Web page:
Sorry to spoil it for you
Re: “Reach out, touch somebody, and die: In Contagion, your next kiss (or cocktail peanut) could be fatal” by J.R. Jones, September 8
My God! Where is the “spoiler alert” warning??? I didn’t want to know who dies first—that’s a huge part of the fun of such movies. What a jerk this reviewer is! —Annie Towne
Gave away the movie plot. Writer went into too much detail and blew my potential experience. Wish I never read this. —reallyupset
Your review is well written and enjoyable, and though everyone knows that Gwyneth Paltrow bites it from the trailers, I found it particularly distasteful that you managed to give away a pretty major spoiler regarding another one of the stars of the film. Have the decency to put up a “spoiler warning” at the very least. Not cool. Not cool. —p77
I can always tell when Rotten Tomatoes has linked to one of our long pieces as opposed to the short capsules, because there’s an influx of first-time visitors who either (1) comment on how the piece is better than most of what they’ve read elsewhere, or (2) become apoplectic that it gives away too much of the content. But these two reactions are really opposite sides of the same coin. If you want to write something insightful about a movie—as opposed to providing simple consumer advice, which is what the vast majority of writers offer and the vast majority of readers seem to want—you need to have access to the entire film.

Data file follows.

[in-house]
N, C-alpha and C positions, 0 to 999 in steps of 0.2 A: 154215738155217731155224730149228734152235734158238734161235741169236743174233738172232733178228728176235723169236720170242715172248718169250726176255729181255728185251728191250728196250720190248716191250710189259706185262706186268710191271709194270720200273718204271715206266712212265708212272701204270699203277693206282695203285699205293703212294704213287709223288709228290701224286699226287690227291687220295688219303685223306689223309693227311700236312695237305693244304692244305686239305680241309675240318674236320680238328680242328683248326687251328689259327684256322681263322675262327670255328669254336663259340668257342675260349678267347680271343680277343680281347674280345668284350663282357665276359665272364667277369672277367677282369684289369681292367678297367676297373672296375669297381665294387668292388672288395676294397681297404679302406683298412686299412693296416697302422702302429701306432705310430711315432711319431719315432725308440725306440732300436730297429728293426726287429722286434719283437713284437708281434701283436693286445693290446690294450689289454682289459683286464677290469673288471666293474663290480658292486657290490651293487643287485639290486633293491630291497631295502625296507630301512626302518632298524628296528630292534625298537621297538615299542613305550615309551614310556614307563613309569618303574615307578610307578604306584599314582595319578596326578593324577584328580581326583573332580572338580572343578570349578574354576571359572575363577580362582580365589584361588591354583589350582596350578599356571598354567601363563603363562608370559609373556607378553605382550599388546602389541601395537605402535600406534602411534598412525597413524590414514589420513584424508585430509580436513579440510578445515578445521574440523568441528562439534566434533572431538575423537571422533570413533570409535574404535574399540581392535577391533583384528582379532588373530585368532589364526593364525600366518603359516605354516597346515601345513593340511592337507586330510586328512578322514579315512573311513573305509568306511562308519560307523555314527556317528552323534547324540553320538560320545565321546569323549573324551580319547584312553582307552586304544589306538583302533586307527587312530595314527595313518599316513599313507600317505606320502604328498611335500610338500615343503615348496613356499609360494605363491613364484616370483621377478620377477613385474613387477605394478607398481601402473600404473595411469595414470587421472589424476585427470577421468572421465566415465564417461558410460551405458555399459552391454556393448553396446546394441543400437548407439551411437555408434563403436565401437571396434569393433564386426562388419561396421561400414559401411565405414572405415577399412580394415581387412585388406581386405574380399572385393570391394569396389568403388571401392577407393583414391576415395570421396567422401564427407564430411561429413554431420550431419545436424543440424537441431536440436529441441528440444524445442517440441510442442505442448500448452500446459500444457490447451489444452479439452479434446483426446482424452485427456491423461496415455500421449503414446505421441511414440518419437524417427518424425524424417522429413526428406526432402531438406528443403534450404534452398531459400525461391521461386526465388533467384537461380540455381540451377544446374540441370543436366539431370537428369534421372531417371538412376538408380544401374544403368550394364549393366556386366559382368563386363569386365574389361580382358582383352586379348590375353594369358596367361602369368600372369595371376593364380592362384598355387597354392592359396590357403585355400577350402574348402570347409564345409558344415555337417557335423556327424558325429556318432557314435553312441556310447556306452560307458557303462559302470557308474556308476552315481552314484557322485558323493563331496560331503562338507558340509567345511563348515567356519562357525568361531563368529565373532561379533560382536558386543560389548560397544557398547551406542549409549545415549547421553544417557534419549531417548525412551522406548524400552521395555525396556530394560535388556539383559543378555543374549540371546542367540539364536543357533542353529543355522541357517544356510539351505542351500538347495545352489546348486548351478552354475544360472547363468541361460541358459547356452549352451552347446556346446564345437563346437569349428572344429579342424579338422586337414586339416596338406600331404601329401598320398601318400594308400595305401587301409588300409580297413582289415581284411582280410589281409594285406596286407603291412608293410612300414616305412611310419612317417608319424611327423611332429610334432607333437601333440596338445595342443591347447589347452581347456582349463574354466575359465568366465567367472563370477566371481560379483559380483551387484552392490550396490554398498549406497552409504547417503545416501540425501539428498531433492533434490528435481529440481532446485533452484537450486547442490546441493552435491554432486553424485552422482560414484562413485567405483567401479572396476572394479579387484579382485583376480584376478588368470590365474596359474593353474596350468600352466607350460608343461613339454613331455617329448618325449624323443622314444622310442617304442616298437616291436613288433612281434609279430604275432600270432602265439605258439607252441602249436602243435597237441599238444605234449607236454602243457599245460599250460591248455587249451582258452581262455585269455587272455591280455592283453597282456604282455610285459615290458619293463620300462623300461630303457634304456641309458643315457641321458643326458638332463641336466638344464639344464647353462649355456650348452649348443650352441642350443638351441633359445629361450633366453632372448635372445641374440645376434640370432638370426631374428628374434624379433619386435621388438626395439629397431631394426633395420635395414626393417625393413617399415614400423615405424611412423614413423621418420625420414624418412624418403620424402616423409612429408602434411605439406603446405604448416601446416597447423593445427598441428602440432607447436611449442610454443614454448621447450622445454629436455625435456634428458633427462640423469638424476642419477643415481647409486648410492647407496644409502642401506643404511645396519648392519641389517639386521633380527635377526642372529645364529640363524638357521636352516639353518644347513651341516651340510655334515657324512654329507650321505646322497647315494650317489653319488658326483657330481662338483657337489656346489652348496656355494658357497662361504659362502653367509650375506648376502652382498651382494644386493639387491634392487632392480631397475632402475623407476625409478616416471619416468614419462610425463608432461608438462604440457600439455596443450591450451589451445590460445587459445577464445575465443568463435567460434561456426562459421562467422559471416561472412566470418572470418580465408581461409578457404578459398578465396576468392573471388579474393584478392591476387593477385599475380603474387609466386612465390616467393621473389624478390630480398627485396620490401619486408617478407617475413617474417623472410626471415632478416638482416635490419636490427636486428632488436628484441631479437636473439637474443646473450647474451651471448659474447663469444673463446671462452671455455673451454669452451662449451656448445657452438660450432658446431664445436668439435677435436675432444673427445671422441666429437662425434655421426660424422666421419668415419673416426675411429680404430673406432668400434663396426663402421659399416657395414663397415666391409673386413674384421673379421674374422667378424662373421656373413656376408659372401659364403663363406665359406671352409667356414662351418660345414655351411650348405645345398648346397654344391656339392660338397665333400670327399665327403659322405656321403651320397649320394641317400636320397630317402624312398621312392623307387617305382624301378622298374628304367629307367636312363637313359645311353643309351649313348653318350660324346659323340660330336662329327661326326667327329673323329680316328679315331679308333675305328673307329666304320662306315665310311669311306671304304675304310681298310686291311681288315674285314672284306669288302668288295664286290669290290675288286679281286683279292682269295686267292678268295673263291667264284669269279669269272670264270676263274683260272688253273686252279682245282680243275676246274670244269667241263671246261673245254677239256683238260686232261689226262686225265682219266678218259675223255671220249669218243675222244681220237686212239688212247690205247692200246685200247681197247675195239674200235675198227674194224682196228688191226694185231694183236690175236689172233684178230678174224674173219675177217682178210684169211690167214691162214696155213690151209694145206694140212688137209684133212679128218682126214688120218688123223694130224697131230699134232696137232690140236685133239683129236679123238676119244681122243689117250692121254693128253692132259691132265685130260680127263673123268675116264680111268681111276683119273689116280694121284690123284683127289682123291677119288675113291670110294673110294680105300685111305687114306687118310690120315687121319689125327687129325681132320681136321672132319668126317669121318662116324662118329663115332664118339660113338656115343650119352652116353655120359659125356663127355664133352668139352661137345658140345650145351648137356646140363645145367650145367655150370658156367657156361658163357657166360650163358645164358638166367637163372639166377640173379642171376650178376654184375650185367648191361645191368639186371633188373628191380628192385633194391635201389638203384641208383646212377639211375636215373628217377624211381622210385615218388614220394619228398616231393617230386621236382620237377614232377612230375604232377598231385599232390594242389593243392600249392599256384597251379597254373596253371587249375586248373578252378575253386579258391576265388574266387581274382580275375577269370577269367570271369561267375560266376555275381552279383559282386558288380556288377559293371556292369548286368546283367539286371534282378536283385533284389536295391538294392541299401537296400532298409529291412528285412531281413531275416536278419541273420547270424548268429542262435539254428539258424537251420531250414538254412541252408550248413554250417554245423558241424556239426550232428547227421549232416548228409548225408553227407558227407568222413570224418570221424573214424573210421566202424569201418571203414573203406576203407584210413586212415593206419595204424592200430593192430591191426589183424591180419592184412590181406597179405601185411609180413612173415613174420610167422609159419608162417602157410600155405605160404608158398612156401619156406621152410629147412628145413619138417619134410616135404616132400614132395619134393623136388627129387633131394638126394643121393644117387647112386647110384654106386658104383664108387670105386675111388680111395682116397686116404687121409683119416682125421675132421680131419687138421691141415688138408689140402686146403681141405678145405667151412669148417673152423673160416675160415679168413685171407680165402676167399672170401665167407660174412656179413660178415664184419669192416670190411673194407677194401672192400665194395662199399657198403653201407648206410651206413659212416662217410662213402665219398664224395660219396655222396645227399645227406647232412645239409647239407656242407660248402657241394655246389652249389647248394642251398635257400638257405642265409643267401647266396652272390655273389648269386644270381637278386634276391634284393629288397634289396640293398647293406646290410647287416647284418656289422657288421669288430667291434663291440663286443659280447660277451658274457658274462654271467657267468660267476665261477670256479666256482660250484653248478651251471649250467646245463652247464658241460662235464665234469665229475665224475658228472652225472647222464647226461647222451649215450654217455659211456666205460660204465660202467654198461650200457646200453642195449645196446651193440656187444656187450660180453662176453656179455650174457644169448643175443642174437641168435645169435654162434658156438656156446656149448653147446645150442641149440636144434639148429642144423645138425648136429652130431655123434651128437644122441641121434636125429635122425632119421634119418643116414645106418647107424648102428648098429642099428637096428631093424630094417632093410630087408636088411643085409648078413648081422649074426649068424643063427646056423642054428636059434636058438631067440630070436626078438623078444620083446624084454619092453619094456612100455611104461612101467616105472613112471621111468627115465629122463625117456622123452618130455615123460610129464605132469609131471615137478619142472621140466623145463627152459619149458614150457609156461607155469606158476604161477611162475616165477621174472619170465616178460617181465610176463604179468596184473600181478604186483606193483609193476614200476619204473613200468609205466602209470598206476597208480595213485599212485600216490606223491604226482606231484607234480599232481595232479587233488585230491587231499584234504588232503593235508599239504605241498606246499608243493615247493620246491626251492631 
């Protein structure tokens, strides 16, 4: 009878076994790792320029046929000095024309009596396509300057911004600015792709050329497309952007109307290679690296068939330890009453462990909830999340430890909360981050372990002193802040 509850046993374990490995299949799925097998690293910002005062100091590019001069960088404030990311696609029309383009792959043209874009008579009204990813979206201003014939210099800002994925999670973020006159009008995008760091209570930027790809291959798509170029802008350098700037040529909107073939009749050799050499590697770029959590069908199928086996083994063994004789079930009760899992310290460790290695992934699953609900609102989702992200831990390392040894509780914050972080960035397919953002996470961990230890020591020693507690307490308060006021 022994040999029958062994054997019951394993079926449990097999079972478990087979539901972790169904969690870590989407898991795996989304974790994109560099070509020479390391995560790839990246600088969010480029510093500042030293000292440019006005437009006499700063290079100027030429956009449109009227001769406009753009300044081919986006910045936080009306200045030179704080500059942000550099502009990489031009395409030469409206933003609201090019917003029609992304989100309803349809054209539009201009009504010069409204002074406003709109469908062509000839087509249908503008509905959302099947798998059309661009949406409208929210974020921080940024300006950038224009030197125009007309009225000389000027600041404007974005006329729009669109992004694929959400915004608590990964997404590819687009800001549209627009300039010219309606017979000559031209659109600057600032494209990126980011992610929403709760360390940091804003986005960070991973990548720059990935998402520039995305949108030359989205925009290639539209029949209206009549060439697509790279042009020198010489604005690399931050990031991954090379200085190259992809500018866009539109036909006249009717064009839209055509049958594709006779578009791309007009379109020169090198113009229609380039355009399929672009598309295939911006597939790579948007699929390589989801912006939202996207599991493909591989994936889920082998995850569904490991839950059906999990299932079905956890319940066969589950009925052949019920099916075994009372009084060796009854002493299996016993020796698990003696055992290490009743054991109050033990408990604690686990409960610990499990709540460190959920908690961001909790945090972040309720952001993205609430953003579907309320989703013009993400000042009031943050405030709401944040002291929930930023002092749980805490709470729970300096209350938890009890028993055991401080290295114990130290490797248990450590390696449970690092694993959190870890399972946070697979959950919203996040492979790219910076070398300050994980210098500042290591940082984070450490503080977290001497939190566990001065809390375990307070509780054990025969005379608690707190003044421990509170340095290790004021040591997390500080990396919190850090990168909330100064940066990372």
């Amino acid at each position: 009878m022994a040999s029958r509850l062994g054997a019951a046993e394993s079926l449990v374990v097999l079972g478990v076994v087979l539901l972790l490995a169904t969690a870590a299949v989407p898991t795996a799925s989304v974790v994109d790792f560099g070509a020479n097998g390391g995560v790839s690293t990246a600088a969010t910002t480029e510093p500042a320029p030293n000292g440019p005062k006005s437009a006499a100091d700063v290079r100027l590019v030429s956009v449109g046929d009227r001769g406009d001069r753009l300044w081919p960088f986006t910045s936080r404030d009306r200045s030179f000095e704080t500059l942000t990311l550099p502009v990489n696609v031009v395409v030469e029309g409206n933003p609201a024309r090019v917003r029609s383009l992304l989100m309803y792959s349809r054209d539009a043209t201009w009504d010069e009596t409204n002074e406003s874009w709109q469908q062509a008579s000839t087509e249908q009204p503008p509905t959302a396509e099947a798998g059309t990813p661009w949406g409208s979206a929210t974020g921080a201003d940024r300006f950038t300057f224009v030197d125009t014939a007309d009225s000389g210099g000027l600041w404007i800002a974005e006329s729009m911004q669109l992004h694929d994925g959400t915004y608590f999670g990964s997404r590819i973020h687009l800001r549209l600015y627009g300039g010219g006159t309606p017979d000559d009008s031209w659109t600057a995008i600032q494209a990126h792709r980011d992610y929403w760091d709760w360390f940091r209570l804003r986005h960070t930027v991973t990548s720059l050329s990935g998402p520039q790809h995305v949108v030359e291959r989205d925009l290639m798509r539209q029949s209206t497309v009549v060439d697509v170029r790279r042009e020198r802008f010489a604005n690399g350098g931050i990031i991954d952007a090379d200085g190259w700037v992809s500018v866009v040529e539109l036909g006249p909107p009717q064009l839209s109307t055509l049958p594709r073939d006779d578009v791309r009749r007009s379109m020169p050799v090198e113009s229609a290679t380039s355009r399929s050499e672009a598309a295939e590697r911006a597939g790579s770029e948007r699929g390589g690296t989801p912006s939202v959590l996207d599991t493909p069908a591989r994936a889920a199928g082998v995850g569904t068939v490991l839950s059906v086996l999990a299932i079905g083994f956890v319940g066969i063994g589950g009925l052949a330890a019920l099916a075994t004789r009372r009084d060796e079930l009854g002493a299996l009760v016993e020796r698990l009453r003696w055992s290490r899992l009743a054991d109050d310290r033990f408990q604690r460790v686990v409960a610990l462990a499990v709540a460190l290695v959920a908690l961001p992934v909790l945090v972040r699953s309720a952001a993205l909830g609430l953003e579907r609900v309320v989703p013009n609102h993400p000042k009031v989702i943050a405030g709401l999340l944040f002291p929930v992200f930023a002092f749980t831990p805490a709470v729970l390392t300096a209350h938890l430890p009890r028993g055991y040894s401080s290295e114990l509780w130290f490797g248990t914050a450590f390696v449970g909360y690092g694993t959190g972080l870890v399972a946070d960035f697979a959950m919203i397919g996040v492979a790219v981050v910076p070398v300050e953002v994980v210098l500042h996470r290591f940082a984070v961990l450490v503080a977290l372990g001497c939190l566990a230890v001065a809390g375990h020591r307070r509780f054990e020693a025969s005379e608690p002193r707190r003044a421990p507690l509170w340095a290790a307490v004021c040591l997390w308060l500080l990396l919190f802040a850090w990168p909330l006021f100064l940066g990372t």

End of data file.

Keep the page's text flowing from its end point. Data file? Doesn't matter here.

The first time I saw Psycho, I had already seen the shower scene, as well as the murder of the detective played by Martin Balsam, excerpted in a PBS series called The Men Who Made the Movies. But when I saw the movie, those sequences were still suspenseful, and they continue to be suspenseful even though I must have seen the movie six or seven times since then.
So if you think I’ve “spoiled” your experience of Contagion, I would suggest going to see it anyway. Because it’s a good movie, with more on its mind than simple suspense, you may find that I’ve enhanced, rather than detracted from, your enjoyment of it. —J.R. Jones